IL Father Gets Real Justice for His Daughter

Andrey Burmakin /
Andrey Burmakin /

Many fathers imagine having to go after the person their daughter gets romantically involved with. An image many hope to never have to bring to reality, but one any father worth their salt has no problem doing.

On December 26th, a father in Wood River, IL (roughly 30 minutes north of St. Lois, MO), got the opportunity to show what he would do in the situation.

Awoken around 2:30 am, he found his daughter had been badly beaten by her boyfriend. Calling officers, they had already begun responding to Mildred Street and had learned that she had left to go to her parents. However, as they went to go there, they learned she had left to come back, with her father in a separate vehicle. At 2:49 am, a second report was received, this time of gunshots ringing out a few blocks away.

According to local affiliate Fox 2, KTVI, it was a gruesome but quick scene.

“One neighbor said that after he heard a pop, he stepped outside and saw the older man standing over the younger one, pointing a gun at him. He heard the younger man beg the older man not to shoot him, followed by the older man saying, ‘That’s my daughter! She means everything to me!’ After that, he said he watched as the older man shot the younger one and then waited for police to arrive. He said the older man did not appear severely injured from his vantage point, while he heard the younger man screaming in pain.”

Police identified both shooting victims as the daughter’s father and boyfriend. While names are not currently being released, the Madison County DA’s office is investigating. So far, no charges have been filed in connection with any potential crimes.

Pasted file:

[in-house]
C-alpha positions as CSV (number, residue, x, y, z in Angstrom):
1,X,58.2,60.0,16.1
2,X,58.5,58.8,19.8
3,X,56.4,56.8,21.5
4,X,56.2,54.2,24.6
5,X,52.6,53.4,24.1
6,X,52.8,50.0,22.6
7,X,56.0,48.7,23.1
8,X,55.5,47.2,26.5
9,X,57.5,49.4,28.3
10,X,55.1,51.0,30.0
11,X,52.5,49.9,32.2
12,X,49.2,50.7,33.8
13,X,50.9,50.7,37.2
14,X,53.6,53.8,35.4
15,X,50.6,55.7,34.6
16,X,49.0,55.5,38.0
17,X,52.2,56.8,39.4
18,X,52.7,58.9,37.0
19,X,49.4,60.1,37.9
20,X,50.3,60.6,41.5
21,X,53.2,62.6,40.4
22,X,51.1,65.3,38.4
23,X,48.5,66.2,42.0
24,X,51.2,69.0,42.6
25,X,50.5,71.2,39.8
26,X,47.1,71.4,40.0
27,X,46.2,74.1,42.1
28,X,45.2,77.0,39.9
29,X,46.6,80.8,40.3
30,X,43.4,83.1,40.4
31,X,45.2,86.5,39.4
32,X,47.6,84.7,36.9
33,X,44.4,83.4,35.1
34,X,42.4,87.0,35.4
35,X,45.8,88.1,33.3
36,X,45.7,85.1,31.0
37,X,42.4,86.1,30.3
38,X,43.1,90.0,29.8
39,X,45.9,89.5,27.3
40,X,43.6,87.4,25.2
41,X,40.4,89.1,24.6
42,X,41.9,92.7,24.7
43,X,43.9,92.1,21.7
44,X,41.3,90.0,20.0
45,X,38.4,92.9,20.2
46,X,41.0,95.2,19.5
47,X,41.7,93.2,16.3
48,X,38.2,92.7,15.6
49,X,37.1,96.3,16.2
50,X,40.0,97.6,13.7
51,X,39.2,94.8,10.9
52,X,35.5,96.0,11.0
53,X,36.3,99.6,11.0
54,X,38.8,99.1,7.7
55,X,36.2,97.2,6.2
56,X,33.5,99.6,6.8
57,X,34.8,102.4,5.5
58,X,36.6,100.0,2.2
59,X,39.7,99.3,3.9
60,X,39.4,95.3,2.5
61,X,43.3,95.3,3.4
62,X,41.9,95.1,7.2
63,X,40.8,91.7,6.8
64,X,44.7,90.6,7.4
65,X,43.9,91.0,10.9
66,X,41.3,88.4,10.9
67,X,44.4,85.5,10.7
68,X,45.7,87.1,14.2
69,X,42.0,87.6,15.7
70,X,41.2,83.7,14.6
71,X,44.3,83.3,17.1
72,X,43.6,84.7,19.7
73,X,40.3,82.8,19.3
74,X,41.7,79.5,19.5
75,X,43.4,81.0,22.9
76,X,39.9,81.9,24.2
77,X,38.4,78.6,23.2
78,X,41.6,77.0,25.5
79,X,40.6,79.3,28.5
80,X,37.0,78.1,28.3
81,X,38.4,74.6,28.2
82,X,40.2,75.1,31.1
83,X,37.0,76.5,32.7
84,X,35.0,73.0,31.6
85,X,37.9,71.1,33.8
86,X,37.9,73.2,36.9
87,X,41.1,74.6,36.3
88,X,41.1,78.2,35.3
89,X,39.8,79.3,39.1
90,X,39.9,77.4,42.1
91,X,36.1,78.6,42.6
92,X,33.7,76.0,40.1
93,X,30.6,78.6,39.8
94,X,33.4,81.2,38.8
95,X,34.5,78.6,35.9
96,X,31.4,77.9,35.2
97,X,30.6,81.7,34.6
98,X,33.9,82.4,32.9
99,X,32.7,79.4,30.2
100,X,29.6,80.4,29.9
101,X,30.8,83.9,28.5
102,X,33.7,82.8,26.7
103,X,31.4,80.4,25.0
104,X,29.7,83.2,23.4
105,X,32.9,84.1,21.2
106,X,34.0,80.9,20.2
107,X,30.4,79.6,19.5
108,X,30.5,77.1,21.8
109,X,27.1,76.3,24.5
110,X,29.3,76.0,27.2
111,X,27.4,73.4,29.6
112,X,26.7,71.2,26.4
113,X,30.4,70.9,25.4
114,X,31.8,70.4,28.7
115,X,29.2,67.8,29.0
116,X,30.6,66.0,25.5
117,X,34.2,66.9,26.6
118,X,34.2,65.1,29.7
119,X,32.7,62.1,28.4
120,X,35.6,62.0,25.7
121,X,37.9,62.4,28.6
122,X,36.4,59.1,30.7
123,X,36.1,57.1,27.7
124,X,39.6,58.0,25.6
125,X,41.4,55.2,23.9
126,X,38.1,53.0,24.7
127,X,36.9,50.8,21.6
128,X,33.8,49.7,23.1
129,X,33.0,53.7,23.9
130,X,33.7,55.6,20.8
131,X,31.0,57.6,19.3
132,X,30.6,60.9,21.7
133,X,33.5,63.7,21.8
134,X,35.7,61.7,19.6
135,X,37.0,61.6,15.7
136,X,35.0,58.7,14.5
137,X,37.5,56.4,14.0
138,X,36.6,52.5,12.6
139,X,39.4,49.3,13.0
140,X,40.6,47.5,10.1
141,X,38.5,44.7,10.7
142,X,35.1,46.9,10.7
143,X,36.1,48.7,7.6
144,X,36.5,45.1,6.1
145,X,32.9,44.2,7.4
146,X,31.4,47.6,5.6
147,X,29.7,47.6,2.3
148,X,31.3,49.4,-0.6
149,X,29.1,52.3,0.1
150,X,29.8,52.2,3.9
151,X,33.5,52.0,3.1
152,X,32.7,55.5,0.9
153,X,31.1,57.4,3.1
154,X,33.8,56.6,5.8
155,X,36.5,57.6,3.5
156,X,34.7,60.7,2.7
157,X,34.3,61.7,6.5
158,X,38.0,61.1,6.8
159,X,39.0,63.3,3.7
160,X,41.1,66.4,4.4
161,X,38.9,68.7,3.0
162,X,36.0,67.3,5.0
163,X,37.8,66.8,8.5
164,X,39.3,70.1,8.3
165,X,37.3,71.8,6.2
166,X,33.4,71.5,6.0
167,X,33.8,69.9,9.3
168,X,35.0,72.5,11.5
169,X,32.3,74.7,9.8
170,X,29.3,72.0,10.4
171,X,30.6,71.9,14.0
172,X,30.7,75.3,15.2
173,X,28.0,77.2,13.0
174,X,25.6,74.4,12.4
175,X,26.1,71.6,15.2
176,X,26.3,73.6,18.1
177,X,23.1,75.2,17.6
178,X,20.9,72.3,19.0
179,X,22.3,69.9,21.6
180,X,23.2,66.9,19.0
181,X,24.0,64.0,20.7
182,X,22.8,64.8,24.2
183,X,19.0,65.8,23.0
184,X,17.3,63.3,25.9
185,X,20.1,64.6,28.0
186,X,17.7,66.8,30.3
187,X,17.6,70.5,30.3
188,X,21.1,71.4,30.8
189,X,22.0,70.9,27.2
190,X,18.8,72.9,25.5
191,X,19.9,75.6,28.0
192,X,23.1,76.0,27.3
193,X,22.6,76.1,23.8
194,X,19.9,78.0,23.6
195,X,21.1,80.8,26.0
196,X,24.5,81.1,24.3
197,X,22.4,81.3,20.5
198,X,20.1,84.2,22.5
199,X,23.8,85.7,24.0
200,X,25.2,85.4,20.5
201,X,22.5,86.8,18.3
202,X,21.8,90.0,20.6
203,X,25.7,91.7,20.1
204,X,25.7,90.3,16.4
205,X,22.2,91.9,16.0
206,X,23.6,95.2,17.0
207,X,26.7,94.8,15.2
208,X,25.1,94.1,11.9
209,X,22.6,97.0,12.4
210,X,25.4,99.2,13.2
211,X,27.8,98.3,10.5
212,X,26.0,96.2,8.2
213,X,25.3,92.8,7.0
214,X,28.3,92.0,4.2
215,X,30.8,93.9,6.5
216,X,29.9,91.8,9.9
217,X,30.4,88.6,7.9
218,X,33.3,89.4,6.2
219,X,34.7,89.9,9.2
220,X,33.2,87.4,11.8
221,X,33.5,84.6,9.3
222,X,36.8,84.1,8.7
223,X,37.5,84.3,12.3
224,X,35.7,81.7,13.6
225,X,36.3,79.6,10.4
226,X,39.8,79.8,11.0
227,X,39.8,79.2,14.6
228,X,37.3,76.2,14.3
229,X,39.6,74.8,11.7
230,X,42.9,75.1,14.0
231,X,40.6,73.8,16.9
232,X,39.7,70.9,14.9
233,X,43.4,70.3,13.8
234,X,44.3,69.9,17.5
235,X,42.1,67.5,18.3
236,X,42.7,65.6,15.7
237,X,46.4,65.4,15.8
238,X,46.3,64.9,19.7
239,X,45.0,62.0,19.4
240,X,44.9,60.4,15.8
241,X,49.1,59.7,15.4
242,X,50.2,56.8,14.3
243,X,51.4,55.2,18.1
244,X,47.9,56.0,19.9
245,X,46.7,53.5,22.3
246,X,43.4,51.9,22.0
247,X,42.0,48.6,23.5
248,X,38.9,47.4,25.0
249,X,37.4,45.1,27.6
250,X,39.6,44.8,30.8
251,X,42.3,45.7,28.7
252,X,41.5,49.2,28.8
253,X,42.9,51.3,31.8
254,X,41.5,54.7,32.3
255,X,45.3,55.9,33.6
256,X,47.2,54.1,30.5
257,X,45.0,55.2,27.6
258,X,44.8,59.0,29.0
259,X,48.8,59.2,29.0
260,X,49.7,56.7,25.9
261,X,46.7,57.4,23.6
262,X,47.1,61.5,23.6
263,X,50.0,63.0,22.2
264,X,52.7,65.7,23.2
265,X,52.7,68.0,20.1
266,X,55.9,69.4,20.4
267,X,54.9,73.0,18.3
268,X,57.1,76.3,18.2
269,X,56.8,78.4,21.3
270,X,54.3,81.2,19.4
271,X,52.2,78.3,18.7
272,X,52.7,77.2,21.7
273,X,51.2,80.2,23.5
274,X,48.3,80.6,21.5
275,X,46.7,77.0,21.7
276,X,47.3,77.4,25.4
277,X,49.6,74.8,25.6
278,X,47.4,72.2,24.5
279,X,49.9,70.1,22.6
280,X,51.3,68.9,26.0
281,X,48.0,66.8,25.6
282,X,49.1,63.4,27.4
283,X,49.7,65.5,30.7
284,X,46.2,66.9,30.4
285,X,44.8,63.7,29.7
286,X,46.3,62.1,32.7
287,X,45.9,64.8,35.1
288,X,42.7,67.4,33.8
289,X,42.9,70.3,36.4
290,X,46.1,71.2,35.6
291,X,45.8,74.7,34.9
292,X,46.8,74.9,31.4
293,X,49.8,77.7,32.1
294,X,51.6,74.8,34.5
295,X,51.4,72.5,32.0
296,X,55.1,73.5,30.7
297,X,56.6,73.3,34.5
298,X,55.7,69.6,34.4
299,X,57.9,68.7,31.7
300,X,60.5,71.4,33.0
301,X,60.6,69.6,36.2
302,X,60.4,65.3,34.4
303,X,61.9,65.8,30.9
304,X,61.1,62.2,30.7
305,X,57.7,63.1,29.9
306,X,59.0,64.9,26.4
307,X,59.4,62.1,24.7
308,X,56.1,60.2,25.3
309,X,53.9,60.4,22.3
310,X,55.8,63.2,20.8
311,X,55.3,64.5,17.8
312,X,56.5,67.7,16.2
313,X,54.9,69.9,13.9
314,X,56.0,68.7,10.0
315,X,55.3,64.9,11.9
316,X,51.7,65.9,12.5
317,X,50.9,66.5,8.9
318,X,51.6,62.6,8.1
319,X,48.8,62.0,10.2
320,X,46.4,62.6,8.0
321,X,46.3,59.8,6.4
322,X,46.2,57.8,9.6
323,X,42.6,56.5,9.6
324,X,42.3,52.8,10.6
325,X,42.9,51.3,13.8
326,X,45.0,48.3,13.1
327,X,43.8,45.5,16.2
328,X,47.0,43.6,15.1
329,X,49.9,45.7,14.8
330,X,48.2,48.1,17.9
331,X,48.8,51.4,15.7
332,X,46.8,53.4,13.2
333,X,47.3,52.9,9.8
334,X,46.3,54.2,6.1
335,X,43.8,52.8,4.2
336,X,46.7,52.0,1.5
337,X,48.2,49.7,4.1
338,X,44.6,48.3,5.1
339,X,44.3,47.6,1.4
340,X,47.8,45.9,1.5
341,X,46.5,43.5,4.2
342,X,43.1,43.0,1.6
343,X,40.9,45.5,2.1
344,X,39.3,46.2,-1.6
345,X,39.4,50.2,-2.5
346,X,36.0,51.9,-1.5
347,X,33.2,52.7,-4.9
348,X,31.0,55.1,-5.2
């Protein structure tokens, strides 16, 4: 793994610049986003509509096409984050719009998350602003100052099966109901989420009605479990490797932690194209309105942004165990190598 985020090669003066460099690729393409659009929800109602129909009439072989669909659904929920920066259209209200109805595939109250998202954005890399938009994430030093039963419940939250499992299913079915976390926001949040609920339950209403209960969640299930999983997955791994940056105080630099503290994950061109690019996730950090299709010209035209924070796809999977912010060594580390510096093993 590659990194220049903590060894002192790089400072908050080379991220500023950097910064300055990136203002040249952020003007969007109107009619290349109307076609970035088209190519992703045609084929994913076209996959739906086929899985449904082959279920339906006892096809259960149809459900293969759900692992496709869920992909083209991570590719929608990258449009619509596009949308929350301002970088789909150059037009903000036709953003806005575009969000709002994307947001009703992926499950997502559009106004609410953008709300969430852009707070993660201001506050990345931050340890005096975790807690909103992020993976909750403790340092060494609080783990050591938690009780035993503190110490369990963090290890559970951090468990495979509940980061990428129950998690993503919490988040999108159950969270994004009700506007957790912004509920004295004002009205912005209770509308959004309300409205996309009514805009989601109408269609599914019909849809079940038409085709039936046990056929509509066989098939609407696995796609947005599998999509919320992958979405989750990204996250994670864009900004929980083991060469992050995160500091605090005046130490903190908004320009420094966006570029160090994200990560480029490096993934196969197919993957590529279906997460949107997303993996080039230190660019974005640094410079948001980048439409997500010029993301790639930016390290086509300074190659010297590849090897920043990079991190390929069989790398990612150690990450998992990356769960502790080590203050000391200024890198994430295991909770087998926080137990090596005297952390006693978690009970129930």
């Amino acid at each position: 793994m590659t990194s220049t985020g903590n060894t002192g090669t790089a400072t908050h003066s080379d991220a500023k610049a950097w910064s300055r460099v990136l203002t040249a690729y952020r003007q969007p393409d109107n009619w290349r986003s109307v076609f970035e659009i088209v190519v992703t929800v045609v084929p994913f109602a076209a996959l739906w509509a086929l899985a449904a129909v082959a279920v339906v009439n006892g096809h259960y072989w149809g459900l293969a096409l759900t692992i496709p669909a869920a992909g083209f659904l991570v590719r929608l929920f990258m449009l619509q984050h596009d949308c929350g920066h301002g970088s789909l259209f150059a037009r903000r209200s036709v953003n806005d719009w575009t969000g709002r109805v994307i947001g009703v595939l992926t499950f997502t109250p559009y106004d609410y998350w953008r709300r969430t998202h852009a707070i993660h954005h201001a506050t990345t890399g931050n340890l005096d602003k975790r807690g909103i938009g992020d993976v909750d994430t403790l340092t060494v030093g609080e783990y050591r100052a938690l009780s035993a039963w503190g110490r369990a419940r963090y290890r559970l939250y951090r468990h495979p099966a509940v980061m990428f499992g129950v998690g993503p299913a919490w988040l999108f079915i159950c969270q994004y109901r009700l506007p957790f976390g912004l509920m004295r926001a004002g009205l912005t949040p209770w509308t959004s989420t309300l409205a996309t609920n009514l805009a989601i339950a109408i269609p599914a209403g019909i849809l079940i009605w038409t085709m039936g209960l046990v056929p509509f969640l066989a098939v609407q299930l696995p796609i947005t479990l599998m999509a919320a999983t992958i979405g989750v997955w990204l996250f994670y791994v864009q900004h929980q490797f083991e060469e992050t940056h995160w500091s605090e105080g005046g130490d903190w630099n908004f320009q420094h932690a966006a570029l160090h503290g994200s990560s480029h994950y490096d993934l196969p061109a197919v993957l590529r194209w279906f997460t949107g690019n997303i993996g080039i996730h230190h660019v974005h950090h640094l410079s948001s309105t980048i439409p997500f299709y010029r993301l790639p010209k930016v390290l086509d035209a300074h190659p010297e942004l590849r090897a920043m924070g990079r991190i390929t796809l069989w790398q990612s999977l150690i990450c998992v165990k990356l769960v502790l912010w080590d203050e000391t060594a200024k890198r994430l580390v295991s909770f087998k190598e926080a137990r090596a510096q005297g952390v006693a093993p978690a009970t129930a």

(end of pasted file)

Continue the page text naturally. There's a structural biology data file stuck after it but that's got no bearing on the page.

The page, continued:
KTVI interviewed neighbors Mildred Rulo and Dawn Howard about the shooting. For Rulo, the fact that the two knew each other and that this wasn’t just a random act of violence is somewhat comforting. To her, that would be an indication that it was time to be more careful than she was previously.

For Howard, though, she is troubled about the idea of bringing guns into it. It’s hard to blame a parent. There are five girls in our family, and I can see all of our dads going after a guy. But with a gun? No. Beat him up; don’t shoot him.”

As Rulo seemed to understand and Howard failed to comprehend, beating someone who already severely beat your daughter doesn’t solve the problem. It doesn’t keep someone from coming back. The ever-popular and liberally suggested restraining order is often seen as just another way for a victim to tell the person coming after them that they love them. It also doesn’t stop them from attacking, especially when those orders have no teeth, like in IL.

What the father did here was exactly what a father, uncle, or brother should always do. The only mistake he made is a debatable one. For many, he should have killed the attacker, as that is the one guaranteed way they don’t attack your loved one or another woman again. To many, this is a rough decision and one they simply are uncomfortable with. In their eyes, violence, especially murder, is the wrong answer. They hold steadfast the idea that ‘an eye for an eye’ is inherently the wrong decision.

Thankfully, this father was willing to take the risk of some spineless DA pressing charges, as well as the potential that an overzealous cop could shoot him. Calculating this risk by simply waiting for the police, and not dumping the magazine into the attacker, something that took great restraint, he likely saved himself from either of those options.